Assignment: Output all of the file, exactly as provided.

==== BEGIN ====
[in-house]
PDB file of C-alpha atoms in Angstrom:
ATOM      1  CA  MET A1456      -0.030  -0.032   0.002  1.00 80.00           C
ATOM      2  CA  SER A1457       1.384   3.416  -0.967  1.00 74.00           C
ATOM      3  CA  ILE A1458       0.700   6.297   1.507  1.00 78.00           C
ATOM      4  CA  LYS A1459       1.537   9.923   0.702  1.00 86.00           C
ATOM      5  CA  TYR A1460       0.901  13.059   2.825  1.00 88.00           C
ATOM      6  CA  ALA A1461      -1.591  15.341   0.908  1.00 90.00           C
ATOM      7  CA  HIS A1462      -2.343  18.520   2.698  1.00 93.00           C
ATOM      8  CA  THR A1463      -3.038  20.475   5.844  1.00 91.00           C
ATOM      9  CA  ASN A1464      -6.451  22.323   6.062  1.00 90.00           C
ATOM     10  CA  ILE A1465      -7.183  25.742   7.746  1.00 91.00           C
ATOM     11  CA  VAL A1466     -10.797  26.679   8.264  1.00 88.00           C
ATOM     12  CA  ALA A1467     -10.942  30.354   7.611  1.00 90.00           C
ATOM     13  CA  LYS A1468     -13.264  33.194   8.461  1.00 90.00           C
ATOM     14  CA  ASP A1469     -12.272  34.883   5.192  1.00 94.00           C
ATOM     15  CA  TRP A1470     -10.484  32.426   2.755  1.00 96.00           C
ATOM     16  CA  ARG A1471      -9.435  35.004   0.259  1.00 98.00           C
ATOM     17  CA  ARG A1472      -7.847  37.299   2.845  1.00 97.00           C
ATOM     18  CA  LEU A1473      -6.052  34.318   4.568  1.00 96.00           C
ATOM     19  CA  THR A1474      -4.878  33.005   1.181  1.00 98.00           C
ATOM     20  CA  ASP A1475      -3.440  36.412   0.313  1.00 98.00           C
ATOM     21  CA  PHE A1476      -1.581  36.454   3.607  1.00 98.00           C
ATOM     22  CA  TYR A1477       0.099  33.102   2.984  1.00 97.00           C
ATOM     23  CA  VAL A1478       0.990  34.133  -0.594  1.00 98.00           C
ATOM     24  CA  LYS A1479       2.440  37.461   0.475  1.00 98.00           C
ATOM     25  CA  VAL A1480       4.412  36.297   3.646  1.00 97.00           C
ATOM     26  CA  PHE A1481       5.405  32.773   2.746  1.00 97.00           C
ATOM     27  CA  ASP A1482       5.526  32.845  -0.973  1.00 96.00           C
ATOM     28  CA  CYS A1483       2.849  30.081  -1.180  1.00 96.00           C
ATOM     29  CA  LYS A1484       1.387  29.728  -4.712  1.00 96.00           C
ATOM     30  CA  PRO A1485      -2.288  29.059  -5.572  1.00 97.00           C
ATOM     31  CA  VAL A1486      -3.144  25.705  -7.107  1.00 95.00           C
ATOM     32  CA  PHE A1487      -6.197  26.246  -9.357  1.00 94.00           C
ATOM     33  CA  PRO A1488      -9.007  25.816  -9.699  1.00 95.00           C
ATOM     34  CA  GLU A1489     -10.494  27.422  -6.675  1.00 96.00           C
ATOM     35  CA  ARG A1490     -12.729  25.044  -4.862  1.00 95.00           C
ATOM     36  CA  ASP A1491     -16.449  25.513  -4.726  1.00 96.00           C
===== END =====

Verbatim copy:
[in-house]
PDB file of C-alpha atoms in Angstrom:
ATOM      1  CA  MET A1456      -0.030  -0.032   0.002  1.00 80.00           C
ATOM      2  CA  SER A1457       1.384   3.416  -0.967  1.00 74.00           C
ATOM      3  CA  ILE A1458       0.700   6.297   1.507  1.00 78.00           C
ATOM      4  CA  LYS A1459       1.537   9.923   0.702  1.00 86.00           C
ATOM      5  CA  TYR A1460       0.901  13.059   2.825  1.00 88.00           C
ATOM      6  CA  ALA A1461      -1.591  15.341   0.908  1.00 90.00           C
ATOM      7  CA  HIS A1462      -2.343  18.520   2.698  1.00 93.00           C
ATOM      8  CA  THR A1463      -3.038  20.475   5.844  1.00 91.00           C
ATOM      9  CA  ASN A1464      -6.451  22.323   6.062  1.00 90.00           C
ATOM     10  CA  ILE A1465      -7.183  25.742   7.746  1.00 91.00           C
ATOM     11  CA  VAL A1466     -10.797  26.679   8.264  1.00 88.00           C
ATOM     12  CA  ALA A1467     -10.942  30.354   7.611  1.00 90.00           C
ATOM     13  CA  LYS A1468     -13.264  33.194   8.461  1.00 90.00           C
ATOM     14  CA  ASP A1469     -12.272  34.883   5.192  1.00 94.00           C
ATOM     15  CA  TRP A1470     -10.484  32.426   2.755  1.00 96.00           C
ATOM     16  CA  ARG A1471      -9.435  35.004   0.259  1.00 98.00           C
ATOM     17  CA  ARG A1472      -7.847  37.299   2.845  1.00 97.00           C
ATOM     18  CA  LEU A1473      -6.052  34.318   4.568  1.00 96.00           C
ATOM     19  CA  THR A1474      -4.878  33.005   1.181  1.00 98.00           C
ATOM     20  CA  ASP A1475      -3.440  36.412   0.313  1.00 98.00           C
ATOM     21  CA  PHE A1476      -1.581  36.454   3.607  1.00 98.00           C
ATOM     22  CA  TYR A1477       0.099  33.102   2.984  1.00 97.00           C
ATOM     23  CA  VAL A1478       0.990  34.133  -0.594  1.00 98.00           C
ATOM     24  CA  LYS A1479       2.440  37.461   0.475  1.00 98.00           C
ATOM     25  CA  VAL A1480       4.412  36.297   3.646  1.00 97.00           C
ATOM     26  CA  PHE A1481       5.405  32.773   2.746  1.00 97.00           C
ATOM     27  CA  ASP A1482       5.526  32.845  -0.973  1.00 96.00           C
ATOM     28  CA  CYS A1483       2.849  30.081  -1.180  1.00 96.00           C
ATOM     29  CA  LYS A1484       1.387  29.728  -4.712  1.00 96.00           C
ATOM     30  CA  PRO A1485      -2.288  29.059  -5.572  1.00 97.00           C
ATOM     31  CA  VAL A1486      -3.144  25.705  -7.107  1.00 95.00           C
ATOM     32  CA  PHE A1487      -6.197  26.246  -9.357  1.00 94.00           C
ATOM     33  CA  PRO A1488      -9.007  25.816  -9.699  1.00 95.00           C
ATOM     34  CA  GLU A1489     -10.494  27.422  -6.675  1.00 96.00           C
ATOM     35  CA  ARG A1490     -12.729  25.044  -4.862  1.00 95.00           C
ATOM     36  CA  ASP A1491     -16.449  25.513  -4.726  1.00 96.00           C